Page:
Colonic polyps are fleshy growths that occur on the inside of the large intestine, also known as the colon. Polyps in the colon are extremely common, and their occurrence increases as individuals grow older. It is estimated that 50% of the people over the age of 60 will have at least one polyp. The significance of polyps is that when certain types of polyps grow large enough, they can become cancerous. Colon cancer is a cancer from uncontrolled cell growth in the colon; it is the third most commonly diagnosed cancer in the world, but it is more common in developed countries: approximately 60% of cases were diagnosed in the developed world. Colon cancer is the second leading cause of death from cancer in the United States. It is estimated that there were 143,460 new cases of colorectal cancer in the United States in 2012, with 51,690 deaths.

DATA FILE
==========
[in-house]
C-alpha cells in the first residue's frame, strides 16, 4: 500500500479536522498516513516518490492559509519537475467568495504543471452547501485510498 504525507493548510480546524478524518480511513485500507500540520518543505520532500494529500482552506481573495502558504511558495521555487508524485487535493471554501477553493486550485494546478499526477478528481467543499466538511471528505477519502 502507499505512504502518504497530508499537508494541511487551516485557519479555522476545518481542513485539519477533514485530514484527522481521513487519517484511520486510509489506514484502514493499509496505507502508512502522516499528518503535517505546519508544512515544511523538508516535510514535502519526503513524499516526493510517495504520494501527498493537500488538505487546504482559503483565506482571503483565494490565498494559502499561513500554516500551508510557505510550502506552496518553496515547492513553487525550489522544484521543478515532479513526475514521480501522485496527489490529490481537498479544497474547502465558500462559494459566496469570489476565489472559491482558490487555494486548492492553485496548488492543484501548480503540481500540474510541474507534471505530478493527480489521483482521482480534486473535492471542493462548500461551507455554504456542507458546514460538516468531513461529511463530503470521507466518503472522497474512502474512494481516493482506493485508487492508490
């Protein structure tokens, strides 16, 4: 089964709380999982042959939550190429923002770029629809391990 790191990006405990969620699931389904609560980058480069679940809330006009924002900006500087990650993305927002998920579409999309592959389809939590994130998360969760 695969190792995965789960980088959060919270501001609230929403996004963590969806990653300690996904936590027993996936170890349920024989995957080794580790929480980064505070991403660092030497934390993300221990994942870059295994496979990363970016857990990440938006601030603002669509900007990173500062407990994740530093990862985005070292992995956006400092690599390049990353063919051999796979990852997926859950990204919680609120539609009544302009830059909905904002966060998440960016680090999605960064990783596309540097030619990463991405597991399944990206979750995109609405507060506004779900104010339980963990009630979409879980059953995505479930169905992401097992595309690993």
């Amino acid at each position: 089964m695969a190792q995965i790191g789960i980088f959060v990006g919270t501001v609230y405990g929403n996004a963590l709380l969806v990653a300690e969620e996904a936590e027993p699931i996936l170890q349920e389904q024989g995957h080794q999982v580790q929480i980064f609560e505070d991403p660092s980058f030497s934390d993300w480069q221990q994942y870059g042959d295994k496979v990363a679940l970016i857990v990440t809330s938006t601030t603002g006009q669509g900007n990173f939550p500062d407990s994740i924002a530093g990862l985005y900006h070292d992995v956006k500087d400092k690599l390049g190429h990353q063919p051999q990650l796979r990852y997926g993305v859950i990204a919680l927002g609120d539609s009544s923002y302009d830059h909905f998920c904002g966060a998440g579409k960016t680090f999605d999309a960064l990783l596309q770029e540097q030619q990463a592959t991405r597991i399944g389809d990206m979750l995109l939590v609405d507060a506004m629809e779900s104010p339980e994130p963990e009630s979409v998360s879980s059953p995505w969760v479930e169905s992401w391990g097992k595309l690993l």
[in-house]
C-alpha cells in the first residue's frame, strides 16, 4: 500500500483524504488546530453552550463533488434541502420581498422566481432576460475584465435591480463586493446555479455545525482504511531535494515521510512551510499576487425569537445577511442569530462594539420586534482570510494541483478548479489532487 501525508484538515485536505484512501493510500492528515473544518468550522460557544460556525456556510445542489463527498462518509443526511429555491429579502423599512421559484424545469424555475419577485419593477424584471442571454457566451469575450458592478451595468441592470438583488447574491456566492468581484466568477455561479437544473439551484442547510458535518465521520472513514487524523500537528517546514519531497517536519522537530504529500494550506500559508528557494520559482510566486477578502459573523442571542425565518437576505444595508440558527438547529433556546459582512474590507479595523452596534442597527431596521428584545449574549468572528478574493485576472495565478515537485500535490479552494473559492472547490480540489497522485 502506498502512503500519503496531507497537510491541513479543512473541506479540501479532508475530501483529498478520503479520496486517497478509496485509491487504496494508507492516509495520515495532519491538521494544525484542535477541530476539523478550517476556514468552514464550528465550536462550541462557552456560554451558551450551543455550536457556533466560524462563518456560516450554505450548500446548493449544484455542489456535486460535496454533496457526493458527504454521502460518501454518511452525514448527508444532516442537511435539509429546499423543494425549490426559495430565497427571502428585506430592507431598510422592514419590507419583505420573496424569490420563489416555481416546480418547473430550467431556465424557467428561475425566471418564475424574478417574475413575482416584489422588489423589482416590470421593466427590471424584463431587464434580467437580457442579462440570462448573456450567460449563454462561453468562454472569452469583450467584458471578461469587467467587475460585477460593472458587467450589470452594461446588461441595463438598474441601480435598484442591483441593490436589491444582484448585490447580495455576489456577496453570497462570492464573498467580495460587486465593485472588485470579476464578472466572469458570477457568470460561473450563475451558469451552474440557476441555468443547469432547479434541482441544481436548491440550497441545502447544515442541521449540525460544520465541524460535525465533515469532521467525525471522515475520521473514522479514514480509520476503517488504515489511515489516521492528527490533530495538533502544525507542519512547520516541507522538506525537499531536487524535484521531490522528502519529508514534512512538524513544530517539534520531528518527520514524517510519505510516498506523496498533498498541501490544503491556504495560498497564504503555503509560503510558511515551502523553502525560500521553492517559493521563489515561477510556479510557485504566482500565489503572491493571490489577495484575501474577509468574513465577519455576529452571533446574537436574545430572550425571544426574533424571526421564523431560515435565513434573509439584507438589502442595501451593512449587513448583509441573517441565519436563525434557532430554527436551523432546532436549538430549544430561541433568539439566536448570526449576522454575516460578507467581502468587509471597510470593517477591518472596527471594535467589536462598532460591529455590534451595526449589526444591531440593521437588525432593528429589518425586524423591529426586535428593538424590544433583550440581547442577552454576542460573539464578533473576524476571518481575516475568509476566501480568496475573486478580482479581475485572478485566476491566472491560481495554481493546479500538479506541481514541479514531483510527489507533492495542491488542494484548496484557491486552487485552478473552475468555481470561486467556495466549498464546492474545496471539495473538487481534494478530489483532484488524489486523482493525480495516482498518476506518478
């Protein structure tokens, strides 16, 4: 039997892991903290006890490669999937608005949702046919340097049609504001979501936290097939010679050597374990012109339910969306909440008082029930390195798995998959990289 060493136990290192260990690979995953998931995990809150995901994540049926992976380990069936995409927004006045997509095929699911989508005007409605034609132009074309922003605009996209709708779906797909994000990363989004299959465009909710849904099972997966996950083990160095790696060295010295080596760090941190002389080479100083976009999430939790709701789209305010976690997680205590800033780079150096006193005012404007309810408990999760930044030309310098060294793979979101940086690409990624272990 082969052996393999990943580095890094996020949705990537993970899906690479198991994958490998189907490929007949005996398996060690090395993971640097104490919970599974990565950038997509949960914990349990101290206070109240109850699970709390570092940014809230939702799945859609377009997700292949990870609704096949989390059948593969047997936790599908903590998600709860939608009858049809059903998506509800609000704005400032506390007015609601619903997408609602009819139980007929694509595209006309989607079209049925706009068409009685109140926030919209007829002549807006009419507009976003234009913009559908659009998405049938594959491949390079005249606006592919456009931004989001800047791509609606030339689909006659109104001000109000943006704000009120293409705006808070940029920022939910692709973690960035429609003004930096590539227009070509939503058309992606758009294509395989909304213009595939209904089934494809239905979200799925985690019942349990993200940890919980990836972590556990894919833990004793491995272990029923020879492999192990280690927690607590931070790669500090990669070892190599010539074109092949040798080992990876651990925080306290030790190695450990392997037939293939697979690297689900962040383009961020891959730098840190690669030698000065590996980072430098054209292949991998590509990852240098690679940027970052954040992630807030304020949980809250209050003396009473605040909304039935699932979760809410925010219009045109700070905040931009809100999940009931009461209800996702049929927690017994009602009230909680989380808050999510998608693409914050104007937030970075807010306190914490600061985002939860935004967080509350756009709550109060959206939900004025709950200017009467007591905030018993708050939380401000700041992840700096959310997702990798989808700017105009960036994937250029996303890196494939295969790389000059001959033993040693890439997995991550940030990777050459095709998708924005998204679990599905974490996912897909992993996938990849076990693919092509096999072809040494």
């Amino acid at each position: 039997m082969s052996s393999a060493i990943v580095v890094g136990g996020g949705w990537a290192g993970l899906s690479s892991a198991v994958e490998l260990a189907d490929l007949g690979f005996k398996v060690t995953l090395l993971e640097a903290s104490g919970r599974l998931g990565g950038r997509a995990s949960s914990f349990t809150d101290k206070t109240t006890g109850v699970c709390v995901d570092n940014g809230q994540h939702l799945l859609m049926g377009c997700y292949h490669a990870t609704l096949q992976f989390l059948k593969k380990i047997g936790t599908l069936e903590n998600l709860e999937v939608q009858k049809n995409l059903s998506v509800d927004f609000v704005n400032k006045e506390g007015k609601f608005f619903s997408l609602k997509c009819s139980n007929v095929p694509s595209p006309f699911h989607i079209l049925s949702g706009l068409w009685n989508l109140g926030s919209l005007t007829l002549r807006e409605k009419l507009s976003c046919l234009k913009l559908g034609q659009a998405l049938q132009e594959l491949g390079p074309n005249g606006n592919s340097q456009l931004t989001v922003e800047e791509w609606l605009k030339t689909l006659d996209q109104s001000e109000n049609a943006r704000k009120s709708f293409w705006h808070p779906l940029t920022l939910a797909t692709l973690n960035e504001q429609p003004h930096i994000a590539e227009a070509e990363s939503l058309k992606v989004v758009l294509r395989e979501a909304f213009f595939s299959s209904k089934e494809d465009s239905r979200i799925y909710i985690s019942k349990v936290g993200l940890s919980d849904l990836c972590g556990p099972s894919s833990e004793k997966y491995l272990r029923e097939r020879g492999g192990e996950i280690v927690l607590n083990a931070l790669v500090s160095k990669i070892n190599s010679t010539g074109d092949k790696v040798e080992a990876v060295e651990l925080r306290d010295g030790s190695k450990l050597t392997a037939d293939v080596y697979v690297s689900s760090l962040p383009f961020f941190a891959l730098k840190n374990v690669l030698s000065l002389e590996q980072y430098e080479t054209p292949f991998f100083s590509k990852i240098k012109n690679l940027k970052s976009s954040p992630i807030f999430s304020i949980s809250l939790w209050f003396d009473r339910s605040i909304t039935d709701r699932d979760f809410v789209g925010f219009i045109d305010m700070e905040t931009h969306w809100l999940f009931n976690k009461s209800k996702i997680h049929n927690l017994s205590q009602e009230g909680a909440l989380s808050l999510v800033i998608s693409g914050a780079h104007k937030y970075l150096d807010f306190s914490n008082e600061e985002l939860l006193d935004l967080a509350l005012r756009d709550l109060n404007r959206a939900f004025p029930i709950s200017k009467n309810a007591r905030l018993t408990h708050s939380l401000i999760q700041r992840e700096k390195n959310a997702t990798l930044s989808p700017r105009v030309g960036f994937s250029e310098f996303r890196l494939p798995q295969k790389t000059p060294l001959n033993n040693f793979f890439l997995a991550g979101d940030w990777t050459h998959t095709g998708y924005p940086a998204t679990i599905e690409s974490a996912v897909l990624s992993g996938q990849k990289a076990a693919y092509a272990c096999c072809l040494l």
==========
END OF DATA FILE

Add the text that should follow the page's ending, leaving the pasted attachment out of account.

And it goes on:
The risk of a colon polyp becoming cancerous increases as the size of the polyp increases. Therefore, screening for colon polyps and removing them before they become cancerous should markedly reduce the incidence of colon cancer. Many doctors in the U.S. are recommending colonoscopies to screen healthy subjects with an average risk of developing colon cancer. Colonoscopies are recommended beginning at the age of 50 and every 7–10 years thereafter if no colon polyps or cancers are found. Unfortunately, many patients do not undergo screening due to the perceived inconvenience and discomfort of existing screening tests. CT colonography (CTC), a CT-scanbased imaging method, has been under study for the past ten years and shows promise as a method of colorectal cancer screening that may be acceptable to many patients. Figure 1.1 shows the colon anatomy and a colonic polyp shown in the optical colonoscopy and CTC.
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